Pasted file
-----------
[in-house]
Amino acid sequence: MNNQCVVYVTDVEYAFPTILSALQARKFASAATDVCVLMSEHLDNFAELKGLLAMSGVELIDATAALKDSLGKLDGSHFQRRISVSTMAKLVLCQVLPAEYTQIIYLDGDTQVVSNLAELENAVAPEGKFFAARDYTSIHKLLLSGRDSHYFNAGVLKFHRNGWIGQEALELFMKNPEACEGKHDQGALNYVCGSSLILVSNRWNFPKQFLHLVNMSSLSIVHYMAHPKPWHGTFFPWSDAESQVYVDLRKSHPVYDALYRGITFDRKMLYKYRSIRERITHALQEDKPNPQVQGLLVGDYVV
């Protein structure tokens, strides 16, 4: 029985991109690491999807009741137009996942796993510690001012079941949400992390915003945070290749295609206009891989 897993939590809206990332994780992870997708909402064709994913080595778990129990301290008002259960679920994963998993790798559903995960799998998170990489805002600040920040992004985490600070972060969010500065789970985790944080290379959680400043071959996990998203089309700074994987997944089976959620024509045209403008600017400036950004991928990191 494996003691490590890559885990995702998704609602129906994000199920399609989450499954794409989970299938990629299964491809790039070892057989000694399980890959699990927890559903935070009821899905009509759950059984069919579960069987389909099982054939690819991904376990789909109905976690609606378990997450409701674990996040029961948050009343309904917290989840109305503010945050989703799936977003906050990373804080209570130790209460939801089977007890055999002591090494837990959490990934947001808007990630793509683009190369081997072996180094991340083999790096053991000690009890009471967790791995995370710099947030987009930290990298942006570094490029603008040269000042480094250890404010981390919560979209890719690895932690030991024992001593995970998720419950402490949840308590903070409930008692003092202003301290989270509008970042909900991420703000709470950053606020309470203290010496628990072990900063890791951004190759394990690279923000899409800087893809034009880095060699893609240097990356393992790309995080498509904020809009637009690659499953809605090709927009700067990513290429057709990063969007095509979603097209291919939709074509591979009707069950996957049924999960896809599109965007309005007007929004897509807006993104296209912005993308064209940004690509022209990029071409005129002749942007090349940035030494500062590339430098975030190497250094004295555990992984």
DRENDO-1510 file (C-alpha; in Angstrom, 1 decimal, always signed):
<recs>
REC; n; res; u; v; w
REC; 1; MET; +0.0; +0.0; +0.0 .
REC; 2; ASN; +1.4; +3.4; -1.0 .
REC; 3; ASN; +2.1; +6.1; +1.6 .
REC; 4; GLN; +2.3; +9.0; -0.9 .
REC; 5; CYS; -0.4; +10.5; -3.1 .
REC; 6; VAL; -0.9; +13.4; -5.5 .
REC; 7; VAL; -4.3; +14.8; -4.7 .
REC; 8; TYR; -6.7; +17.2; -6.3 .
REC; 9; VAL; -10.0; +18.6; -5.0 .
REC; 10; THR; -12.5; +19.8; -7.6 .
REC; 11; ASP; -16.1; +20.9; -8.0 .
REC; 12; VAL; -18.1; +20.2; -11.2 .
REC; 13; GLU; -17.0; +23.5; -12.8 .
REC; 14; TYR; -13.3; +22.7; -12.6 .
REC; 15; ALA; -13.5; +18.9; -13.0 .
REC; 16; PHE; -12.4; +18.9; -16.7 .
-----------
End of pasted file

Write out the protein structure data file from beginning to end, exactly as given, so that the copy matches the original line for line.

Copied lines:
[in-house]
Amino acid sequence: MNNQCVVYVTDVEYAFPTILSALQARKFASAATDVCVLMSEHLDNFAELKGLLAMSGVELIDATAALKDSLGKLDGSHFQRRISVSTMAKLVLCQVLPAEYTQIIYLDGDTQVVSNLAELENAVAPEGKFFAARDYTSIHKLLLSGRDSHYFNAGVLKFHRNGWIGQEALELFMKNPEACEGKHDQGALNYVCGSSLILVSNRWNFPKQFLHLVNMSSLSIVHYMAHPKPWHGTFFPWSDAESQVYVDLRKSHPVYDALYRGITFDRKMLYKYRSIRERITHALQEDKPNPQVQGLLVGDYVV
């Protein structure tokens, strides 16, 4: 029985991109690491999807009741137009996942796993510690001012079941949400992390915003945070290749295609206009891989 897993939590809206990332994780992870997708909402064709994913080595778990129990301290008002259960679920994963998993790798559903995960799998998170990489805002600040920040992004985490600070972060969010500065789970985790944080290379959680400043071959996990998203089309700074994987997944089976959620024509045209403008600017400036950004991928990191 494996003691490590890559885990995702998704609602129906994000199920399609989450499954794409989970299938990629299964491809790039070892057989000694399980890959699990927890559903935070009821899905009509759950059984069919579960069987389909099982054939690819991904376990789909109905976690609606378990997450409701674990996040029961948050009343309904917290989840109305503010945050989703799936977003906050990373804080209570130790209460939801089977007890055999002591090494837990959490990934947001808007990630793509683009190369081997072996180094991340083999790096053991000690009890009471967790791995995370710099947030987009930290990298942006570094490029603008040269000042480094250890404010981390919560979209890719690895932690030991024992001593995970998720419950402490949840308590903070409930008692003092202003301290989270509008970042909900991420703000709470950053606020309470203290010496628990072990900063890791951004190759394990690279923000899409800087893809034009880095060699893609240097990356393992790309995080498509904020809009637009690659499953809605090709927009700067990513290429057709990063969007095509979603097209291919939709074509591979009707069950996957049924999960896809599109965007309005007007929004897509807006993104296209912005993308064209940004690509022209990029071409005129002749942007090349940035030494500062590339430098975030190497250094004295555990992984």
DRENDO-1510 file (C-alpha; in Angstrom, 1 decimal, always signed):
<recs>
REC; n; res; u; v; w
REC; 1; MET; +0.0; +0.0; +0.0 .
REC; 2; ASN; +1.4; +3.4; -1.0 .
REC; 3; ASN; +2.1; +6.1; +1.6 .
REC; 4; GLN; +2.3; +9.0; -0.9 .
REC; 5; CYS; -0.4; +10.5; -3.1 .
REC; 6; VAL; -0.9; +13.4; -5.5 .
REC; 7; VAL; -4.3; +14.8; -4.7 .
REC; 8; TYR; -6.7; +17.2; -6.3 .
REC; 9; VAL; -10.0; +18.6; -5.0 .
REC; 10; THR; -12.5; +19.8; -7.6 .
REC; 11; ASP; -16.1; +20.9; -8.0 .
REC; 12; VAL; -18.1; +20.2; -11.2 .
REC; 13; GLU; -17.0; +23.5; -12.8 .
REC; 14; TYR; -13.3; +22.7; -12.6 .
REC; 15; ALA; -13.5; +18.9; -13.0 .
REC; 16; PHE; -12.4; +18.9; -16.7 .